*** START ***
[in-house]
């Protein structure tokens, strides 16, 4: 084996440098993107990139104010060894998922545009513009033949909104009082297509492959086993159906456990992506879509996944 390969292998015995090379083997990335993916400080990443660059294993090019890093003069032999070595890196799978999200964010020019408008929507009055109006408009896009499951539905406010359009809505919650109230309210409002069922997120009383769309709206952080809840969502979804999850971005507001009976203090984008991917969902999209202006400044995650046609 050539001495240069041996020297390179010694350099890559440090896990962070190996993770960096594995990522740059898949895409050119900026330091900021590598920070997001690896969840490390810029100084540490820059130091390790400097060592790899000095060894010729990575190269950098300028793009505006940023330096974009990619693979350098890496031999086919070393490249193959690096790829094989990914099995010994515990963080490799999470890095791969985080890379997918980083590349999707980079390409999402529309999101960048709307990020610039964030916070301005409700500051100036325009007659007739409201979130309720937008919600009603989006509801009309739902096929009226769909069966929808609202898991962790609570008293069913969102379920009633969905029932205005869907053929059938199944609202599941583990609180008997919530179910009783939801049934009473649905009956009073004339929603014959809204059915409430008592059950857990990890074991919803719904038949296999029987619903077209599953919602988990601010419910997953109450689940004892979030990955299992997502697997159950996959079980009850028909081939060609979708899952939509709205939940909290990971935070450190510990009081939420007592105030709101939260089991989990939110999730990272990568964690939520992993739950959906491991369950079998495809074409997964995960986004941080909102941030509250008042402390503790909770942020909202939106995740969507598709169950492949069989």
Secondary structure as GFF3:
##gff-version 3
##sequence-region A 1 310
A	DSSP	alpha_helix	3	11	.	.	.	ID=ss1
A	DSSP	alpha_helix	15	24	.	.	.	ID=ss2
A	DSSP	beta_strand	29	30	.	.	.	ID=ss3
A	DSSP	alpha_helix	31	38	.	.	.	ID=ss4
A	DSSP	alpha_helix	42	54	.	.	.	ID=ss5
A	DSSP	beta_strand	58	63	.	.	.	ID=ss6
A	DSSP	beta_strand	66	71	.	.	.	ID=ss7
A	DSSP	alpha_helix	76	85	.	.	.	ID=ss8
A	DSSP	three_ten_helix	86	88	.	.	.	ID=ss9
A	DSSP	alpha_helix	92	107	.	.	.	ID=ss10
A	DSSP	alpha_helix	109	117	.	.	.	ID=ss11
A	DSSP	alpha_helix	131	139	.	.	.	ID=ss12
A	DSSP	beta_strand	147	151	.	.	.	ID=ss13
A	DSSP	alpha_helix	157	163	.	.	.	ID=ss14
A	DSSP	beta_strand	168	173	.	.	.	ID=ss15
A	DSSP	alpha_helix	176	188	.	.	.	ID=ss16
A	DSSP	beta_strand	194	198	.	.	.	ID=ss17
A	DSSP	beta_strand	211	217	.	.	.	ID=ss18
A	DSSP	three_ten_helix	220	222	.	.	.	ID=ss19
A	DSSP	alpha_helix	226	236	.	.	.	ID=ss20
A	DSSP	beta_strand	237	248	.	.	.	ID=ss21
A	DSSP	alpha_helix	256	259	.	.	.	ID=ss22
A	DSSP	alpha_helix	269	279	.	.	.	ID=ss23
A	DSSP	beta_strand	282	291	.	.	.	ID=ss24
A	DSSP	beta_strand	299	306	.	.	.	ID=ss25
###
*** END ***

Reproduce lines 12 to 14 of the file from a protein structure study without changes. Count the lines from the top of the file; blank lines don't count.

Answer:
A	DSSP	beta_strand	66	71	.	.	.	ID=ss7
A	DSSP	alpha_helix	76	85	.	.	.	ID=ss8
A	DSSP	three_ten_helix	86	88	.	.	.	ID=ss9